Welcome again to our All Saints’ Day celebration! All Saints’ at All Saints'!: gotta love that!
What better way to celebrate than with a baptism this morning at 10AM: where we’ll welcome Madilyn, the newest member to our community.
I’ve been doing a lot of reading to prepare for this All Saints’ morning. Perhaps too much... I came across a blog written by an Episcopal priest named Tim Schenck. He wrote:
"Lost amid the post-Halloween sugar crash and the euphoria of All Saints’ Day, is the ancient Feast of All Souls Day. All Souls is like the forgotten and ignored middle child of the All Hallows Eve — All Saints’ — All Souls triumvirate. And that’s a shame.
We have so broadened the definition of a saint to include not just the martyrs and theologians of the early church, not just those who have demonstrated heroic faith in more contemporary times, but Uncle Harry. Uncle Harry may have been a swell guy — despite his unbearable political commentary at Thanksgiving dinner every year — but was he truly a saint?"
Schenck then says that "The modern All Saints’ Sunday celebration holds the potential to dilute the impact of the great saintly heroes of the faith while subsequently elevating our own deceased loved ones to heights that would likely make them roll in their graves."
I quickly reposted his blog post to my Twitter feed, for it made me think a great deal about All Saints'/All Souls', but the more I thought about it, the more I was troubled. It’s not just that we’ve transferred everything to an "All Saints' Sunday". It’s that I’ve always had a big picture view of “saints”. Sure, there are some the church officially recognizes, and there are some the church should recognize. And there is of course those in particular communities who we just know are saints: no one here is going to argue differently with Bishop Robinson’s opinion that Carl Schaller is a saint of God (can I get an Amen to that???) But I personally have come to recognize the saintlike qualities of particular people in my life, especially in remembering those who have died. By seeing them as saints, am I diminishing the point of All Saints’?
A distinction between All Saints and All Souls is rather complicated. People have always celebrated the remembering of those who have died with everything from the sharing of stories to saying prayers to and for them.
Some individuals recognized universally by the early church became known as Saints. However, there were also individuals who, because of their relationship to particular communities, became known as saints as well. Individual communities came up with their own customs for remembrance.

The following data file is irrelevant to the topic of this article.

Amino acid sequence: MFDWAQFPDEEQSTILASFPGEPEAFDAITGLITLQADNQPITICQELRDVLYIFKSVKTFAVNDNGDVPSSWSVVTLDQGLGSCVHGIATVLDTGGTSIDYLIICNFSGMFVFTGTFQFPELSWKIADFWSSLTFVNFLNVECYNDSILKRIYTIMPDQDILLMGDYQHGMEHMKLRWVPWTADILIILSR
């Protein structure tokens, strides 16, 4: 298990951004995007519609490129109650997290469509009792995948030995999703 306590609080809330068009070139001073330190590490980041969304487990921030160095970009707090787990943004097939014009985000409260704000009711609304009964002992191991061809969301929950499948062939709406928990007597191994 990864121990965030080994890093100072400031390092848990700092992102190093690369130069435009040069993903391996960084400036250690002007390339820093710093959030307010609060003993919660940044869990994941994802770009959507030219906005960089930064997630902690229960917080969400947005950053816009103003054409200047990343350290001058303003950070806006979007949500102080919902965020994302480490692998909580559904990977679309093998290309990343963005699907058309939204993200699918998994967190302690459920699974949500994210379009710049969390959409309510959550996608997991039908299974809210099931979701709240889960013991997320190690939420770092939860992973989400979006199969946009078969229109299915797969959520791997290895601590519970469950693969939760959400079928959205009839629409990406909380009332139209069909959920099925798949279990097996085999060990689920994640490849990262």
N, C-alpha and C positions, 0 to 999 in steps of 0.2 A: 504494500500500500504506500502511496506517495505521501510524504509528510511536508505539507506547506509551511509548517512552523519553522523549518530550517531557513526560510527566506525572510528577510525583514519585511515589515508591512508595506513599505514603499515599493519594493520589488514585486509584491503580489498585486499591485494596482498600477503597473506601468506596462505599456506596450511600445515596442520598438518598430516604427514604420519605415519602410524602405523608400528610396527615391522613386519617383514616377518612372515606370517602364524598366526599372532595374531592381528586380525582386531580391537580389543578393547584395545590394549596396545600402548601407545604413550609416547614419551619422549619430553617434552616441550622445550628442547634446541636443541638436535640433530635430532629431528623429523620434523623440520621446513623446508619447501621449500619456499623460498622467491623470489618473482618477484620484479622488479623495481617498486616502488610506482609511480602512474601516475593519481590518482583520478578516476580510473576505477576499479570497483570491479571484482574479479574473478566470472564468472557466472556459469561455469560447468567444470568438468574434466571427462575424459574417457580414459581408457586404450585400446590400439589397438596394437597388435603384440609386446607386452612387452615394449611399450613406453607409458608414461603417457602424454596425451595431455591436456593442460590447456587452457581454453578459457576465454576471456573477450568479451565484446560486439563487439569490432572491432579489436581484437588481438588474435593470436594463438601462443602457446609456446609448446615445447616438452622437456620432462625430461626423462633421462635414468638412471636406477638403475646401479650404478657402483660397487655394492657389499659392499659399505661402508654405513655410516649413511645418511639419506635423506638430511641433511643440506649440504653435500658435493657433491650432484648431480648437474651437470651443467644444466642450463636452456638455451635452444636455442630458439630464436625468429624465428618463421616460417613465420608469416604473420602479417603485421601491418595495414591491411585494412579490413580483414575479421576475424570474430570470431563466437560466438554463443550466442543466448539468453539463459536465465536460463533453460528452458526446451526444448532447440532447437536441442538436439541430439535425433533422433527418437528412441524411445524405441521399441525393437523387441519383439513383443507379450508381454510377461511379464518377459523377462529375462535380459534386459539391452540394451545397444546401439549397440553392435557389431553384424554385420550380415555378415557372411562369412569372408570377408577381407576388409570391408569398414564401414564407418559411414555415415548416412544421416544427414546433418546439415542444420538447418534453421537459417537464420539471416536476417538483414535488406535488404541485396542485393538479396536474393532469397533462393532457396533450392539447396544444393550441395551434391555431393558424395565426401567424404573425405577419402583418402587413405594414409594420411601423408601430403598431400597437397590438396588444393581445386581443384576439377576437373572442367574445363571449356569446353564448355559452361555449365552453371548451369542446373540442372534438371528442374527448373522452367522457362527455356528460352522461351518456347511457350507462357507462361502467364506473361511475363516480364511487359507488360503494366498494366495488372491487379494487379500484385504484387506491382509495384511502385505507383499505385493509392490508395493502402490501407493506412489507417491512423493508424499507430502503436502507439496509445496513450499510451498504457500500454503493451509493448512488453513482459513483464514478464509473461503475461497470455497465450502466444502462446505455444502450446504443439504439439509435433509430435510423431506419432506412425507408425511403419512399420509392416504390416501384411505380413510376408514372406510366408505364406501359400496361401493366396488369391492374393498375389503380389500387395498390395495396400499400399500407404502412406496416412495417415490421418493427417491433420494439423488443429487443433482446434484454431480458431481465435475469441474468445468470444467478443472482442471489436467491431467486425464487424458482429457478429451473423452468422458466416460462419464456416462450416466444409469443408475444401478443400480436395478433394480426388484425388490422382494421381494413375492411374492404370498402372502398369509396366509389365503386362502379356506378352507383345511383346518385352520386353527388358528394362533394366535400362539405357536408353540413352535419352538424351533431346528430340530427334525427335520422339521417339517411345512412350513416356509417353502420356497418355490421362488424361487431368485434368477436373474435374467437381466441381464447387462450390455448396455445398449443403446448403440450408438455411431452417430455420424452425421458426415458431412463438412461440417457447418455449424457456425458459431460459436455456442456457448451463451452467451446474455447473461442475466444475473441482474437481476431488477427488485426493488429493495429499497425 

Fair to say, there were LOTS of saints with celebrations in individual communities. To cover the remembrances of these many saints, the church instituted a feast day for all of the saints in about the year 609.
In 998, the abbey of Cluny set apart a special day for the remembrance of the dead: November 2nd. There is disputed memory as to the reason why. Most likely, the abbey wanted a day to remember everyone from their community, not just “the saints”. But what came about is this legend, written by Peter Damiani, about 100 years later.
A pilgrim returning from the Holy Land was cast by a storm on a desolate island. A hermit living there told him that amid the rocks was a chasm communicating with purgatory, from which perpetually rose the groans of tortured souls. The hermit also claimed he had heard the demons complaining of the efficacy of the prayers of the faithful, and especially the monks of Cluny, in rescuing their victims. Upon returning home, the pilgrim hastened to inform the abbot of Cluny, who then set 2 November as a day of intercession on the part of his community for all the souls in Purgatory. (Peter Damiani in his Life of St Odilo)
(The history of All Saints'/All Souls' comes from Wikipedia)
The practice of using November 2nd as a remembrance day spread, and was accepted by Rome in the 14th century as “All Souls Day”. Further more, all of November came to be associated with the prayers of the departed.